The Habitats of Lambton County

Return To Landscapes 5 part series on the Habitats of Lambton County.

Wikipedia defines habitat as “an ecological or environmental area that is inhabited by species of animals, plants and other types of organisms. It’s the natural environment in which a living organism lives”. Generally, people tend to think of habitats as wild places where wild things live and that is the focus of this article.

We still have good examples of a variety of natural habitats in Lambton County including woodlands, savannahs, prairies, wetlands and coastal dunes/beaches. These are generalized categories, not broken down to more specific vegetative communities.

As stated above, we “still have good examples of a variety of habitats” but we have lost the vast majority of them. We live in one of the most altered and developed areas of the world (read “the Once and Future Great lakes” by John Riley). Today, in southwestern Ontario, we have lost 85% to 95% of our woodlands, 75% of our wetlands, 99% of our prairies and 99% of our savannahs. That is too much habitat loss for a number of reasons. Environment Canada, Ontario Ministry of Natural Resources and the Regional Conservation Authorities recommend a minimum 30% natural cover of habitats to protect species and provide us with a healthy natural environment. And those are government agency’s recommendations, which often tend to reflect only minimum standards. In the opinion of scientists including E.O. Wilson and James Lovelock, 50% is a more realistic figure.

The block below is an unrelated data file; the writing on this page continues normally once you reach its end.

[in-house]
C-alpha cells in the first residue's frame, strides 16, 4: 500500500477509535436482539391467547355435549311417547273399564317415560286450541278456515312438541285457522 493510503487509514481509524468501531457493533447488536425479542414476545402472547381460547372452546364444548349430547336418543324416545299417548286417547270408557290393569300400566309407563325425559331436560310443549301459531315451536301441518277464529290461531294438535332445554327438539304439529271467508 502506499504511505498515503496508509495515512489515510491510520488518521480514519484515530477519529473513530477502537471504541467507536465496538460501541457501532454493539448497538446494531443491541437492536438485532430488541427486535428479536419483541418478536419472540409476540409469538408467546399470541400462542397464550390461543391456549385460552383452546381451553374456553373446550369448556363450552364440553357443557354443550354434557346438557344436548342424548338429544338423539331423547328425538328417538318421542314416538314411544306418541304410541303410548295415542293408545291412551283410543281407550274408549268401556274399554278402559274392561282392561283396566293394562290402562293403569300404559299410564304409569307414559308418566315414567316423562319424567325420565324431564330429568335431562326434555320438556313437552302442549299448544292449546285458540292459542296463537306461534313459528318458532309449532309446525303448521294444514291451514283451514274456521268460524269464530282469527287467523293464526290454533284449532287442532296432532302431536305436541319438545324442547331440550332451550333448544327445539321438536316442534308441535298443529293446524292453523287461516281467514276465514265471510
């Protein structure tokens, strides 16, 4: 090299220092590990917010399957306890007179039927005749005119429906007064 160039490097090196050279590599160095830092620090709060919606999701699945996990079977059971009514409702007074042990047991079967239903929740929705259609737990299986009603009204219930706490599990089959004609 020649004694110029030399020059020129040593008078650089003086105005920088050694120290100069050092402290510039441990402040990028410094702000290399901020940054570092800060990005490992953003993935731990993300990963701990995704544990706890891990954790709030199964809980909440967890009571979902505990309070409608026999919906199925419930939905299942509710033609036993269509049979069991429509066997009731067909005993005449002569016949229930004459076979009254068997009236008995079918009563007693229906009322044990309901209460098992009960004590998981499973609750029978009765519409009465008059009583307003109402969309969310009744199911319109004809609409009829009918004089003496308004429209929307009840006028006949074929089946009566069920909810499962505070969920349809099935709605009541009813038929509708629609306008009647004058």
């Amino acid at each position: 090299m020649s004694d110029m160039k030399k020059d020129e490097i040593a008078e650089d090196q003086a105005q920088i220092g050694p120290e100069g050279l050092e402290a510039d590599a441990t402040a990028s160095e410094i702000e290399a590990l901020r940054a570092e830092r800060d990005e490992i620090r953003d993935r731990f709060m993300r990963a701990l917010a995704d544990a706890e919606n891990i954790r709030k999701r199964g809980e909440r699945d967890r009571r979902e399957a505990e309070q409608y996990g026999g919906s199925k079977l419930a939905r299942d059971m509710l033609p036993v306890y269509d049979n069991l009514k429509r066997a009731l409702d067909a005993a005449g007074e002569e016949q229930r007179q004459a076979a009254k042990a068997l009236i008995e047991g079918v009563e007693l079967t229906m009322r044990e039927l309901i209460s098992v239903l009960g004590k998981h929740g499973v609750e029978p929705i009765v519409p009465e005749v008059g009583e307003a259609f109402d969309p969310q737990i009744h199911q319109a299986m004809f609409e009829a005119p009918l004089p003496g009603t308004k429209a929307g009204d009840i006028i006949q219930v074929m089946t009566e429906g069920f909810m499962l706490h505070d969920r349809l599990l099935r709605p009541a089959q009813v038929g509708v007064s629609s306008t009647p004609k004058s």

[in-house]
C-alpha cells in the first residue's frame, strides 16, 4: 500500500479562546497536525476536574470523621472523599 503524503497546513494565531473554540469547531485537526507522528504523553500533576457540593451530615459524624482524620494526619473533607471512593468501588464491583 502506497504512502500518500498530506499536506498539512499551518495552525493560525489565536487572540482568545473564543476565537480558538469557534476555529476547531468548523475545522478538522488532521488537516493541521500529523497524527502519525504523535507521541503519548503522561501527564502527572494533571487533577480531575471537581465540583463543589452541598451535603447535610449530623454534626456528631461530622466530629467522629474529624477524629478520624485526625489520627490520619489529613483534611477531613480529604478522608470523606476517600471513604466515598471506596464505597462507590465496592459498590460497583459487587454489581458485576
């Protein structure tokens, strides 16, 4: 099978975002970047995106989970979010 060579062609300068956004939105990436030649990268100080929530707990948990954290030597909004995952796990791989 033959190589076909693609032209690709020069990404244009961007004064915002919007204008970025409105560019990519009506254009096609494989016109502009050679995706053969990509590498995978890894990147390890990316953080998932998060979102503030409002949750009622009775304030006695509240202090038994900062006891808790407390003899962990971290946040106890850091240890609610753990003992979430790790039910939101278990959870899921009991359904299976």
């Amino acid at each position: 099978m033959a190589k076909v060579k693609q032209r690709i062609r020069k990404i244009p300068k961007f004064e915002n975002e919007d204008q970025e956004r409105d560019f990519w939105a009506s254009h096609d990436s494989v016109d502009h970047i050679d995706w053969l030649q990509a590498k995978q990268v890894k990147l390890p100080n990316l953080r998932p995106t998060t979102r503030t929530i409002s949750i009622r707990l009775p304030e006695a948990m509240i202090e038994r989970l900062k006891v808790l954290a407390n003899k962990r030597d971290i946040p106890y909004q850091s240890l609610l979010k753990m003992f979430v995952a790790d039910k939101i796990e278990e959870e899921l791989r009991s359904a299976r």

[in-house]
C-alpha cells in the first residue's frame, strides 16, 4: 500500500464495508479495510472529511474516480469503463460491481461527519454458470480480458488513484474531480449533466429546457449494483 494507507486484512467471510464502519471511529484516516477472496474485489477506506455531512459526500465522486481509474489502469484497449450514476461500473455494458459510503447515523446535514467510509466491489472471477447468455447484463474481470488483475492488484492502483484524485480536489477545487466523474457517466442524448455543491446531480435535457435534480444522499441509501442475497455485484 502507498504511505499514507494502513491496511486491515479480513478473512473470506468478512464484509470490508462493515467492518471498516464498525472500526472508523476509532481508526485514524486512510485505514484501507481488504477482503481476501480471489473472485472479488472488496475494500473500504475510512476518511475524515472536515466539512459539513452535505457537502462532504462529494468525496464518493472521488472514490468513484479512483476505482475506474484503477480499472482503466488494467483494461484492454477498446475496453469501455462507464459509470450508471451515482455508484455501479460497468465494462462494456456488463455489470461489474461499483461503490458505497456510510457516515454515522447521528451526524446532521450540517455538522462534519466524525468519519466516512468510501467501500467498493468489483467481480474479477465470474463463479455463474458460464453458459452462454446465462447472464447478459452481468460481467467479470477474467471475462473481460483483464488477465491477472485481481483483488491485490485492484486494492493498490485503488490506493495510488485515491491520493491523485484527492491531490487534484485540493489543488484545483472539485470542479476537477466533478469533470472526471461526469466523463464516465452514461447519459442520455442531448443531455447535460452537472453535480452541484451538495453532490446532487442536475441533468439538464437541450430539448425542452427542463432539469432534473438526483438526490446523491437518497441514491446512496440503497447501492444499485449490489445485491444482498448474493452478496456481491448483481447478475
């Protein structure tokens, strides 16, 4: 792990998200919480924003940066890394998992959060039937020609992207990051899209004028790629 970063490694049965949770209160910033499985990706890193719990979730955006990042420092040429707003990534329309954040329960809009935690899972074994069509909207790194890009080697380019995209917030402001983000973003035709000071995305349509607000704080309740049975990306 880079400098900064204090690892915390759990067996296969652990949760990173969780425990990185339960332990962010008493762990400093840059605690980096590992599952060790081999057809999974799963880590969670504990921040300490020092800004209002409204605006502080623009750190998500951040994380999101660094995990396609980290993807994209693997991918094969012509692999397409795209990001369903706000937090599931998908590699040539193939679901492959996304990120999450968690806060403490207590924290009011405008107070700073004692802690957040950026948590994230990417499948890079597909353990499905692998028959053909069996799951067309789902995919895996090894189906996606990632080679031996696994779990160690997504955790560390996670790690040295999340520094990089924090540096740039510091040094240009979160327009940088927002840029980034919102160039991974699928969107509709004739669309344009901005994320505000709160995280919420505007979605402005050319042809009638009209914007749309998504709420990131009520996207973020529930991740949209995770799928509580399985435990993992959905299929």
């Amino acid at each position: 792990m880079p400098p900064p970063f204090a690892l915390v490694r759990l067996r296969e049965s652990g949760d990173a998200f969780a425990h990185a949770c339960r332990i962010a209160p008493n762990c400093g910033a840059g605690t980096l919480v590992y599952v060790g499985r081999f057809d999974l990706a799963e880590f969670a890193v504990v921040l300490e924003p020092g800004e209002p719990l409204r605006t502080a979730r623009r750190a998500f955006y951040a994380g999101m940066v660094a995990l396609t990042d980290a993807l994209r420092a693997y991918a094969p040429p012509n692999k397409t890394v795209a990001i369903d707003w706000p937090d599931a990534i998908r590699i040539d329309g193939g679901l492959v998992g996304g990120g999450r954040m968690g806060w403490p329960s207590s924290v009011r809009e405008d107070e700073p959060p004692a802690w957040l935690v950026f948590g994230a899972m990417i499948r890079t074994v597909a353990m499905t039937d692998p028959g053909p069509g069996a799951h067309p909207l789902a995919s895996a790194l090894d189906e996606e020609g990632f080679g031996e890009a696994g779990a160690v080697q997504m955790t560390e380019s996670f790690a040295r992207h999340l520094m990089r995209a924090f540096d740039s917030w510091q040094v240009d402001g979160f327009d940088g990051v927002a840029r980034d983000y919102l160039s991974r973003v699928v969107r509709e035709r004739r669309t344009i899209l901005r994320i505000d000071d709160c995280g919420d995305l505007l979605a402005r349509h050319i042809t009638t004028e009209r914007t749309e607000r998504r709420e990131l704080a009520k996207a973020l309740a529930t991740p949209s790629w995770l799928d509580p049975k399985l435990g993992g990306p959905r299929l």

There are a number of reasons why habitats are important to us. They filter drinking water, control floods, purify air, support wildlife, and provide us with food and building materials, to name just a few. These are all important environmental services that are critical to all of life. To quote E. O. Wilson “Humanity is a biological species, living in a biological environment, because like all species, we are exquisitely adapted in everything, to that particular environment in which we live. The Earth is our home. Unless we preserve the rest of life, we will be endangering ourselves by destroying the home in which we evolved, on which we completely depend”.

But what keeps habitats healthy and surviving? Native plants. They are the foundation of healthy habitats and ecosystems and biodiversity is the insurance policy. The more diverse, the more viable the habitat. Also the larger the size/area the more viable the habitat. Small and fragmented is the road to disaster. The task before us now is to protect, restore and connect habitats. Aldo Leopold’s first rule of conservation is “keep all the pieces”. We have not done a very good job of that but we do have a “wondrous diversity of life that still surrounds us” (E. O. Wilson) to work with.

Larry Cornelis
Return the Landscape

Tall Grass Prairie, Wetlands, The Carolinian Forest, The Rare Oak Savannahs & Coastal Dunes & Beaches